The challenges ahead
A key novelty of M4 is the application of digital manufacturing to established production environments that specialise in low volume complex parts. This capriciousness requires large scale data capture; enormous datasets of thousands of operations must be produced requiring drastic increases to sensing capability.
It is inherently difficult to appraise the actual monetary value offered by differing degrees of digital traceability and more flexible production process; some benefits can be calculated from the start, and clearly there is an advantage from understanding flows and identifying issues earlier, though this is mostly qualitative until such a system is fully implemented. Much of the improvement offered by M4 comes from the single integrated system providing data and learning in a novel way. As such, the true value will not be completely appreciated until several years after deployment. That said, the question has evolved from ‘should we incorporate systems to improve traceability, transparency and flexibility?’ to ‘what level of integration and granularity provides the ideal payback period compared to a more quantitative investment?’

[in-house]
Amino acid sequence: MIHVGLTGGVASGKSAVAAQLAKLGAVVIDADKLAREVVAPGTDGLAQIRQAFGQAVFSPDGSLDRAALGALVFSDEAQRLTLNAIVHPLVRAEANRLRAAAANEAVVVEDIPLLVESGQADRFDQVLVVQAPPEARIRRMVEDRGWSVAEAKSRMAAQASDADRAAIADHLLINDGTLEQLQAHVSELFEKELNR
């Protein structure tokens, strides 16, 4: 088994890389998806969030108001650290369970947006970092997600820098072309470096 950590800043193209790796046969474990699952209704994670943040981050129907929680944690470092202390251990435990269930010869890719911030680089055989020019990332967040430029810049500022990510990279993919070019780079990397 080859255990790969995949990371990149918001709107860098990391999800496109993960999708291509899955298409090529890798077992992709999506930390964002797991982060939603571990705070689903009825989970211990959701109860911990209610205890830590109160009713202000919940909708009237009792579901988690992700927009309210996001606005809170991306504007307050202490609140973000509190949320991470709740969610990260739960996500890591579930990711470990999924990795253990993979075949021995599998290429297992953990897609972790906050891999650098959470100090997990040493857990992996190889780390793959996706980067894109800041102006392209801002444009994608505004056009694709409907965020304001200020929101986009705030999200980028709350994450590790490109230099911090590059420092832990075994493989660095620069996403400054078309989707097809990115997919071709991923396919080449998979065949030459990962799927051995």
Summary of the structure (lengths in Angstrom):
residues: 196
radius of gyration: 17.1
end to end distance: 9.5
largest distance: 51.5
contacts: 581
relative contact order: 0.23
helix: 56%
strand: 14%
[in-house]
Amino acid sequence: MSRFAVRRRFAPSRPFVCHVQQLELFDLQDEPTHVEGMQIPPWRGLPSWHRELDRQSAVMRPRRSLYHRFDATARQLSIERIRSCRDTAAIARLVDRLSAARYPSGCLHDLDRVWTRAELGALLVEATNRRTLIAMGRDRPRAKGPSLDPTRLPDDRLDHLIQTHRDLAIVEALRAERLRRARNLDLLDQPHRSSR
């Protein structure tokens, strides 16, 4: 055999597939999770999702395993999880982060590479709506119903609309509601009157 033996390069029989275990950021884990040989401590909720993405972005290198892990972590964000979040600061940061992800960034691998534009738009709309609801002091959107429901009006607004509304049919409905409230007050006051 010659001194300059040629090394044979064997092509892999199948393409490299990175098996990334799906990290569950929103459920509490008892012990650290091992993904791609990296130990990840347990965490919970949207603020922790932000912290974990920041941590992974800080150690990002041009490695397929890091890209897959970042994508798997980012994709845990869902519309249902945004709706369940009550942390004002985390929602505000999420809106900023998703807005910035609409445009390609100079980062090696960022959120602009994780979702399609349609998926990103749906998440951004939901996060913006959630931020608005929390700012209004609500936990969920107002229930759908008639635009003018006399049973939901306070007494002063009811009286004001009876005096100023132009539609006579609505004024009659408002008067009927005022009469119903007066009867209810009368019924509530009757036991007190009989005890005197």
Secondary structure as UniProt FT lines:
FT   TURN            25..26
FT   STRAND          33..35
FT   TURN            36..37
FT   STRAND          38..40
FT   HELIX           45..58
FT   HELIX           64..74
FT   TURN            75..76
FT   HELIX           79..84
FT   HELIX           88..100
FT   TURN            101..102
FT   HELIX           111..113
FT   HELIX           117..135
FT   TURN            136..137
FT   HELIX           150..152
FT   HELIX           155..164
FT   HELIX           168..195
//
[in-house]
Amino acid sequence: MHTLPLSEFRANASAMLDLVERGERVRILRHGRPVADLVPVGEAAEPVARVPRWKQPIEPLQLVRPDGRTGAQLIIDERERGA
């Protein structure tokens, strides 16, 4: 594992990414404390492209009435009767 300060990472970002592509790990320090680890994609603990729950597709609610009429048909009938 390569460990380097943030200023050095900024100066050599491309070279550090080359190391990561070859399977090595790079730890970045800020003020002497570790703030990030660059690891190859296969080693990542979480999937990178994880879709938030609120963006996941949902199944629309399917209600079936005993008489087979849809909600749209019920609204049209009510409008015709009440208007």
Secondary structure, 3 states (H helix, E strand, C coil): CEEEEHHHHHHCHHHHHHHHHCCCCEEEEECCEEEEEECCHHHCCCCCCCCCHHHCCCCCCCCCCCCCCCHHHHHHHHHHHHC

Share the learning
The learning from M4 is being shared to accelerate the adoption of digital manufacturing; to this end the M4 demonstration environment has been created to show the developed technologies and how they integrate together.
As M4 moves forward, the focus is shifting from R&D to industrialisation of key technologies, such as intelligent adaptive workbenches, smart boxes, digital twins, and simulation analysis. New challenges commensurate with moving from technology readiness level six through to nine, such as reliability and workforce acceptance must be overcome before M4 is deployed into a real production environment. In light of the recent announcement of a Meggitt supersite in Ansty Park, Coventry, now is a golden opportunity to begin with a clean sheet and build a true factory of the future. Such a factory, designed to leverage the full potential of M4, will support the UK’s continued place as a global leader in aerospace manufacturing.